After returning from exile last April, Opposition Leader Benazir Bhutto, 33, basked in the welcoming cheers of millions of her fellow Pakistanis. Buoyed by her reception, she demanded that the government of President Mohammed Zia ul-Haq and Prime Minister Mohammed Khan Junejo call new legislative elections this year. The alternative, she warned, would be an uprising by her followers and the overthrow of the government.
It did not work out quite that way. Just six months after her triumphant return, Bhutto last week announced that she was dropping her campaign for immediate elections. Eventually, she still hopes to oust Zia, the general who overthrew her father, Prime Minister Zulfikar Ali Bhutto, in a 1977 coup and whose government executed him two years later.
Bhutto explained her latest move as an attempt to avoid the "bloodshed and chaos [that might] lead to a takeover by another general." Opponents were quick to blame it all on Bhutto herself. A strong-willed aristocrat who was educated at Harvard and Oxford, she has had difficulty in unifying her father's Pakistan People's Party. She is wary of its older leaders, and has replaced many of them with younger politicians. Charges Ghulam Mustafa Jatoi, 55, who was forced out of his party post and later formed an opposition group of his own: "Bhutto's retreat is a setback to the democratic forces, and she is the only person responsible."
Bhutto has thus far failed to transform her personal popularity into political power. When she and other People's Party leaders were arrested in August during a government crackdown, the party called for a nationwide protest. Riots followed in Karachi and rural Sind province, the Bhutto family's traditional power base, but there were no large-scale demonstrations elsewhere. Some opposition leaders criticized Bhutto, who was kept in jail for 25 days, for forcing a premature confrontation. Leftists in her own party complained that she had refused to engage in anti-American rhetoric or to blame the U.S. for her father's execution.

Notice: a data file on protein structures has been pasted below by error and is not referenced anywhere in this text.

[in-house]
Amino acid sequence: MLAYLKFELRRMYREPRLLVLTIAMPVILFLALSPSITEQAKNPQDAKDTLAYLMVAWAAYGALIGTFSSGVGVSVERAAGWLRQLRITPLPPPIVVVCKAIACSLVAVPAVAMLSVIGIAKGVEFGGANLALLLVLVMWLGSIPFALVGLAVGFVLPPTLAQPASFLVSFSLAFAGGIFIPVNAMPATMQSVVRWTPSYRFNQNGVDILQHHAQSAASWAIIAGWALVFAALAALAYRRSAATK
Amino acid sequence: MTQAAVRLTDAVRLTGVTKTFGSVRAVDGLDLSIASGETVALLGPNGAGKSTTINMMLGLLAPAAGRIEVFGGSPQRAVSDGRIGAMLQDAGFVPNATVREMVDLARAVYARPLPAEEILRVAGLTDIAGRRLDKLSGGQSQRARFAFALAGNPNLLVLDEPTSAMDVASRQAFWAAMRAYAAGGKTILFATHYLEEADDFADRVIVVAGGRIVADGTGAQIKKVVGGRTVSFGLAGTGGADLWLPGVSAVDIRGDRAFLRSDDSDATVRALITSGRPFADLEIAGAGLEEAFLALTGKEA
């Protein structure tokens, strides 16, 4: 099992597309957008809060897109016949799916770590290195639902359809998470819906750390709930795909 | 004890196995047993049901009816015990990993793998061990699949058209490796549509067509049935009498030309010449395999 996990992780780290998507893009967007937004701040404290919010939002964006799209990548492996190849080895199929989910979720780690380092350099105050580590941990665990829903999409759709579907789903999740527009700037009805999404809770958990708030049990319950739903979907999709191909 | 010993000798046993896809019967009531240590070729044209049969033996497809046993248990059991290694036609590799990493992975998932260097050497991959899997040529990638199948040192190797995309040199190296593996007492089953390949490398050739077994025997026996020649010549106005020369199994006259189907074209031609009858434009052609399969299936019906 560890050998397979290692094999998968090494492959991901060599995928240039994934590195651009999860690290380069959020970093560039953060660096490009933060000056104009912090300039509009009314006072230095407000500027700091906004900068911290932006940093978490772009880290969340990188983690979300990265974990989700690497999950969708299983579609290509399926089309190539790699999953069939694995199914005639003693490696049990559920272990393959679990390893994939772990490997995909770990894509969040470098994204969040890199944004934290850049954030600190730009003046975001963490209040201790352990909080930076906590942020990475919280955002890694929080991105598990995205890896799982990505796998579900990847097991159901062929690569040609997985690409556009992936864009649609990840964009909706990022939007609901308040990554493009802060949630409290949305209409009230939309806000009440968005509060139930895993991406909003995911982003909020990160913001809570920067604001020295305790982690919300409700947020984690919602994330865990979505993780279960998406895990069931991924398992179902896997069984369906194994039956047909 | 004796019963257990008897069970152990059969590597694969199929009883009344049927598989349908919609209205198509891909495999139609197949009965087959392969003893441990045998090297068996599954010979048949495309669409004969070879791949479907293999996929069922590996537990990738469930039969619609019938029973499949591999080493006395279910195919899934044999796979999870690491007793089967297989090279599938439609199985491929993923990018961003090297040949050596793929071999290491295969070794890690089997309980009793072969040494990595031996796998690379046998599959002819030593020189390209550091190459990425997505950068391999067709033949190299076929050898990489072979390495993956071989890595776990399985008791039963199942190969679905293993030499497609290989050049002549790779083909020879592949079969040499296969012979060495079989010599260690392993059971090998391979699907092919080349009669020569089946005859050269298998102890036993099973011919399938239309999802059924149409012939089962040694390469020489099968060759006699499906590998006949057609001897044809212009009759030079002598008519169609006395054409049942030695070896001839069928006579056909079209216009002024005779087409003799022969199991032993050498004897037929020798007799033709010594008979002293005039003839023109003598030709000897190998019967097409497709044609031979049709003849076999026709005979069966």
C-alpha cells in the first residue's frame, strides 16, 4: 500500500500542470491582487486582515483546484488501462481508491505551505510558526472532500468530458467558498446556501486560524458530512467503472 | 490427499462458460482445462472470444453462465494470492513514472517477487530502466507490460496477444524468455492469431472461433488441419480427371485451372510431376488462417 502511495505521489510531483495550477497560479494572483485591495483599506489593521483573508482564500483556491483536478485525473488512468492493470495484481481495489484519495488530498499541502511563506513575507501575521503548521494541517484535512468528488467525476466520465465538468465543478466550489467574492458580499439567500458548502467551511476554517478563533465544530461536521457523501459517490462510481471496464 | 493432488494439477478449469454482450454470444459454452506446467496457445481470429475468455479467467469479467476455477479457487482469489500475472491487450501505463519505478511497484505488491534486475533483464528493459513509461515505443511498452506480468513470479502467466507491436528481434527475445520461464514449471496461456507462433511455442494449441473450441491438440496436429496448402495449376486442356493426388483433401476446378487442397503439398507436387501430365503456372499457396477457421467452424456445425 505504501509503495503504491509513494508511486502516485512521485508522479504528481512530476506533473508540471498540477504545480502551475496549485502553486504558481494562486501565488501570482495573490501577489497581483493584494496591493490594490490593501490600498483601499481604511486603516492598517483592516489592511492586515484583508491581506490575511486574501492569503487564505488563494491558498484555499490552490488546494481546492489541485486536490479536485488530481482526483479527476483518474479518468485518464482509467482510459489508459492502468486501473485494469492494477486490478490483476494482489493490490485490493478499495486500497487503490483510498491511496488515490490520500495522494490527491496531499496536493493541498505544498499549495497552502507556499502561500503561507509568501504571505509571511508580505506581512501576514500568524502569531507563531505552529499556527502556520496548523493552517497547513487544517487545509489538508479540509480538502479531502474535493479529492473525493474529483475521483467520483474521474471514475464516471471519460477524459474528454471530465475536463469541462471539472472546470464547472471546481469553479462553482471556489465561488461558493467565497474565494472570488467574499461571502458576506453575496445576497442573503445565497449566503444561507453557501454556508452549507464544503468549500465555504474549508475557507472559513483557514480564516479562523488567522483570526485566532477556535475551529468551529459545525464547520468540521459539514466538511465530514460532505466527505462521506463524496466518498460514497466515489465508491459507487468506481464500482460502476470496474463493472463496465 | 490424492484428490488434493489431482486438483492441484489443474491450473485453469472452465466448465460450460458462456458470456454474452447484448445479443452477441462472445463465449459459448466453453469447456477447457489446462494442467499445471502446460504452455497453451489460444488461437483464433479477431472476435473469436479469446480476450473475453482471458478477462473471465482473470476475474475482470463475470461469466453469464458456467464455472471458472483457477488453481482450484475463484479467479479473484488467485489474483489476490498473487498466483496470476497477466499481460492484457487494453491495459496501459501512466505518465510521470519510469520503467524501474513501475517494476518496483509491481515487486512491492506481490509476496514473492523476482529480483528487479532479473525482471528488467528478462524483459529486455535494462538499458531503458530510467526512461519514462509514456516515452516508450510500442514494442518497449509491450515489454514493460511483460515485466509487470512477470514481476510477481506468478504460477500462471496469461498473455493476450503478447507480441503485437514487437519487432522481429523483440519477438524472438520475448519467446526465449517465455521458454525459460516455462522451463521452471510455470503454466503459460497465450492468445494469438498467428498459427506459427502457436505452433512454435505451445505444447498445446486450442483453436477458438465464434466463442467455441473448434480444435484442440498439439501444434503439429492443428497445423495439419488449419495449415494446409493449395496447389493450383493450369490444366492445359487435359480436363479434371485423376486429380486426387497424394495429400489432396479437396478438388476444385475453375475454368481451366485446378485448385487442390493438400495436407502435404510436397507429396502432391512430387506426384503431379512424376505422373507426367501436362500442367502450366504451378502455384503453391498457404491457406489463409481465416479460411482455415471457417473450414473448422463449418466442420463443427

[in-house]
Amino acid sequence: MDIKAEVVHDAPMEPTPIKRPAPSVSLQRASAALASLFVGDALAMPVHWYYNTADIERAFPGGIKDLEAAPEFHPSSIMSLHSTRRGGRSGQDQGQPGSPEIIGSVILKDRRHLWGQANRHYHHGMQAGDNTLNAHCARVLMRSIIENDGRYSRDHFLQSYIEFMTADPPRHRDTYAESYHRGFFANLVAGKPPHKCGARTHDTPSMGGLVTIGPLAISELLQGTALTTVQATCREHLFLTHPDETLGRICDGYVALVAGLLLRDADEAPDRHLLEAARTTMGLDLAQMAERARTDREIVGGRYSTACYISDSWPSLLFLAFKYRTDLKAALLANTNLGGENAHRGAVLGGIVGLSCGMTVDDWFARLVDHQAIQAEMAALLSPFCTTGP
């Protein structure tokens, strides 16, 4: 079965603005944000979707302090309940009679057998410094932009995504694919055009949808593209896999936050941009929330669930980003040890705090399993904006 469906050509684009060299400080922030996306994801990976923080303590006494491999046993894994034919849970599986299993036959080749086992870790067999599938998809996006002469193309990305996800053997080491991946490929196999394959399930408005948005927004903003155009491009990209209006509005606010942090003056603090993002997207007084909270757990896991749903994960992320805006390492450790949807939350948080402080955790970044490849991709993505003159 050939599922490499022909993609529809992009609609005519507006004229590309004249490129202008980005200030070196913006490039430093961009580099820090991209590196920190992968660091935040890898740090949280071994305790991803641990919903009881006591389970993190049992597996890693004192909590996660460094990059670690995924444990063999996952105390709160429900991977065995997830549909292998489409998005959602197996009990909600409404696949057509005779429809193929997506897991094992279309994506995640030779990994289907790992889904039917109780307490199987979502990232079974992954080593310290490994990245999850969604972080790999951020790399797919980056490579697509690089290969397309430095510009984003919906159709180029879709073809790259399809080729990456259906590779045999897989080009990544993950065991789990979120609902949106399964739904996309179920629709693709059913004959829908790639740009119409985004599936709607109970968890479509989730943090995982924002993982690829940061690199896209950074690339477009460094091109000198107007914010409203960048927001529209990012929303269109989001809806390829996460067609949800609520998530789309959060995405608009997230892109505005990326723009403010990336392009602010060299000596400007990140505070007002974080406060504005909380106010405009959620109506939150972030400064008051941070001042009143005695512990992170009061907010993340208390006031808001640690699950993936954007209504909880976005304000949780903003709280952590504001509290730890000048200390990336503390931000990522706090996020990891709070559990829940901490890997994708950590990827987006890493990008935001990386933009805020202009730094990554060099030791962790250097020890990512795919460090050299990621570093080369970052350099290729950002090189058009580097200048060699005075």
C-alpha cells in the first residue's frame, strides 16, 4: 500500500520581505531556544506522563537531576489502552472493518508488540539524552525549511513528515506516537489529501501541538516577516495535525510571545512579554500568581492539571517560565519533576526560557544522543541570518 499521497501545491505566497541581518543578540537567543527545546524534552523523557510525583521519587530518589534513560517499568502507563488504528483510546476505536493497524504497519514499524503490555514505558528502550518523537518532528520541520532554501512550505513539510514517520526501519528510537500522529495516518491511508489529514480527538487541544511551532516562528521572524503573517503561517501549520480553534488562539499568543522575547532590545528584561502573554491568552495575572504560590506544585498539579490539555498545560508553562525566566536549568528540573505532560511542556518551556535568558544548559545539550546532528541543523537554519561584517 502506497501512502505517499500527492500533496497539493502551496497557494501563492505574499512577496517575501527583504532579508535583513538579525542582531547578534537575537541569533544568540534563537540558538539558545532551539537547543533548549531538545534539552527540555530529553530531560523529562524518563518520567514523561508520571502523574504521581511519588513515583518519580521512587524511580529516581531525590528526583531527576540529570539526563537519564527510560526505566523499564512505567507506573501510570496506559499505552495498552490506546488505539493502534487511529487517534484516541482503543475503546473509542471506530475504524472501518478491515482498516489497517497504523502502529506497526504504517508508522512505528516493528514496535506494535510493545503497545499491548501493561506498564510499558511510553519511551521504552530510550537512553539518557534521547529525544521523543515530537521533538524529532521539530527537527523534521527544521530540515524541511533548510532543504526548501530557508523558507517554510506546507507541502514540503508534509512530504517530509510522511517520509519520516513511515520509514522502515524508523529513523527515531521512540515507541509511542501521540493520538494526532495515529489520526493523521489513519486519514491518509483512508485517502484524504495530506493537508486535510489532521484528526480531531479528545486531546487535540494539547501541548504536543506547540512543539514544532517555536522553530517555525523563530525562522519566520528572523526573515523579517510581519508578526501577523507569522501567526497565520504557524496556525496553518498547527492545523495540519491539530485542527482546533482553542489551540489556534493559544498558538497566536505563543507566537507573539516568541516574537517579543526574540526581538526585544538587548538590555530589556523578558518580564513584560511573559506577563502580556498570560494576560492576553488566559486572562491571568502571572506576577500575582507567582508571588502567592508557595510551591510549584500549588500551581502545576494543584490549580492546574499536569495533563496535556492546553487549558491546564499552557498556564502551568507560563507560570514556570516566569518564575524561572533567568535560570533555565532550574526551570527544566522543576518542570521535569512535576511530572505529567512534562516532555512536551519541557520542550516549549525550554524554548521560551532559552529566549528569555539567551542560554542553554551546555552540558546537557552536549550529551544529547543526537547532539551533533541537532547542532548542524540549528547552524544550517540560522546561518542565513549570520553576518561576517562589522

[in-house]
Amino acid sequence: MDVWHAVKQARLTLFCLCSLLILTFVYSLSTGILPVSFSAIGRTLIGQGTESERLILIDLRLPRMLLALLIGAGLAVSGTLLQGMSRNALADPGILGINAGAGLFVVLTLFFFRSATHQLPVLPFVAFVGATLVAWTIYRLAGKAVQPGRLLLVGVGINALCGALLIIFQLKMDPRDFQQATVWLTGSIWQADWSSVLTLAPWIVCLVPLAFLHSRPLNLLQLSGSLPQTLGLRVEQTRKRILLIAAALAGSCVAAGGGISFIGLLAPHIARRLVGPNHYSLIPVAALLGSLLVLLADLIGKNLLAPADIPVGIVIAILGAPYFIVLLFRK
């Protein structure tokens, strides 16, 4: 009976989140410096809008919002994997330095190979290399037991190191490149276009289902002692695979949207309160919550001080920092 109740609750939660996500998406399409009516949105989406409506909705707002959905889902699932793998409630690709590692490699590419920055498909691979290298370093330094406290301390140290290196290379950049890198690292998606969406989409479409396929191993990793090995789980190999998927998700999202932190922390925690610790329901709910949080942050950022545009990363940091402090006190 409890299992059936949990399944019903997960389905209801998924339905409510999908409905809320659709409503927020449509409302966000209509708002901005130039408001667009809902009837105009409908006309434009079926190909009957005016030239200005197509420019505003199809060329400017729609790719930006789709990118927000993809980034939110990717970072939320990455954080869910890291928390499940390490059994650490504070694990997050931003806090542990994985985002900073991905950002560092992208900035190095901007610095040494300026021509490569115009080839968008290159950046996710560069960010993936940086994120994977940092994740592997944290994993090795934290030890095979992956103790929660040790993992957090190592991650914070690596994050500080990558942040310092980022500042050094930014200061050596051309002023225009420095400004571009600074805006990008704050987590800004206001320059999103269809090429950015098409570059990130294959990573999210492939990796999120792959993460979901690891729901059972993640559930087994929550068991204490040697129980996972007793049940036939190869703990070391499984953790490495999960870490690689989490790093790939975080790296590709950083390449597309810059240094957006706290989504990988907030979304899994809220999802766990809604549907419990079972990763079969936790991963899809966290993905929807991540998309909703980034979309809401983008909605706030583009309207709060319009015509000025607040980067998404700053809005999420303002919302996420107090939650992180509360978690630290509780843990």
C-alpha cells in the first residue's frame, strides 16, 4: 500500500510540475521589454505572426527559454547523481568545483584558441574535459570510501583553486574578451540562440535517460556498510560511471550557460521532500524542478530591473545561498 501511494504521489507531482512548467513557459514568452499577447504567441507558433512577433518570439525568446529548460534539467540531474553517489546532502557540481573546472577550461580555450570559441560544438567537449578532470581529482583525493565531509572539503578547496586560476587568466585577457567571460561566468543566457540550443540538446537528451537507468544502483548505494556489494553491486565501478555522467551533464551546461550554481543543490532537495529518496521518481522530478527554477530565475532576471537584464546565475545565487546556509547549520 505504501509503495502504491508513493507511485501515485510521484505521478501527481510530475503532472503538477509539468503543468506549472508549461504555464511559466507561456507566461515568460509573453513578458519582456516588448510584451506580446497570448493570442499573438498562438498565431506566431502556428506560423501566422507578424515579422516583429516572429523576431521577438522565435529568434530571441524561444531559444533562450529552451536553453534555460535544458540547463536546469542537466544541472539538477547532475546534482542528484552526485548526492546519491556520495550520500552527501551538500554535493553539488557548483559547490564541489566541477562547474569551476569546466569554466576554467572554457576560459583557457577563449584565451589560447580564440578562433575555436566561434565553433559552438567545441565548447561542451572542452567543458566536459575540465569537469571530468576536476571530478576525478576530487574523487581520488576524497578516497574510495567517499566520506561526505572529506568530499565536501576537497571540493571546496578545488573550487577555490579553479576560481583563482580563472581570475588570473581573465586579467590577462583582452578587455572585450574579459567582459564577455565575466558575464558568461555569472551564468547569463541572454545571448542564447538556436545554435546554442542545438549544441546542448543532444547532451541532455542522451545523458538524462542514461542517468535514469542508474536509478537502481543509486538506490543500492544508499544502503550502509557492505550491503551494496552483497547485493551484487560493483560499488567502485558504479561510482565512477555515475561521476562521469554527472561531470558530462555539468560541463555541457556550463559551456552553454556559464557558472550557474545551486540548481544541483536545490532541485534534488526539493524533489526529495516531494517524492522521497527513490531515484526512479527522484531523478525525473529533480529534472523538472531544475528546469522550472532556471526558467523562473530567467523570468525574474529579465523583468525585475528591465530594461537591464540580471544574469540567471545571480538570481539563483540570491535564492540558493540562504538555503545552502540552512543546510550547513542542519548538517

Most important, thousands of ordinary Pakistanis, who had cheered her arrival last spring, remained silent after her arrest, apparently out of apathy. She is charismatic enough to draw crowds but not strong enough to summon her countrymen to the barricades. This fact was not lost on Zia, who has never been particularly popular but has given the country a decade of relative stability.
After Bhutto's release from prison last month, her lieutenants fell to wrangling over why the wave of protest against her arrest had never materialized. Intraparty squabbles broke out in Sind province and in more populous Punjab. Particularly distressing was the resignation of the party's president in Sind, Makhdoom Khaliq Uzzaman, who insisted on quitting even though Bhutto begged him to stay on.
The result of the opposition infighting is that Zia will probably not feel obliged to call elections until 1990, when the term of the present Parliament expires. Though she may still rule Pakistan someday, Benazir Bhutto has learned that for a civilian politician in her fractious country, there is no shortcut to power.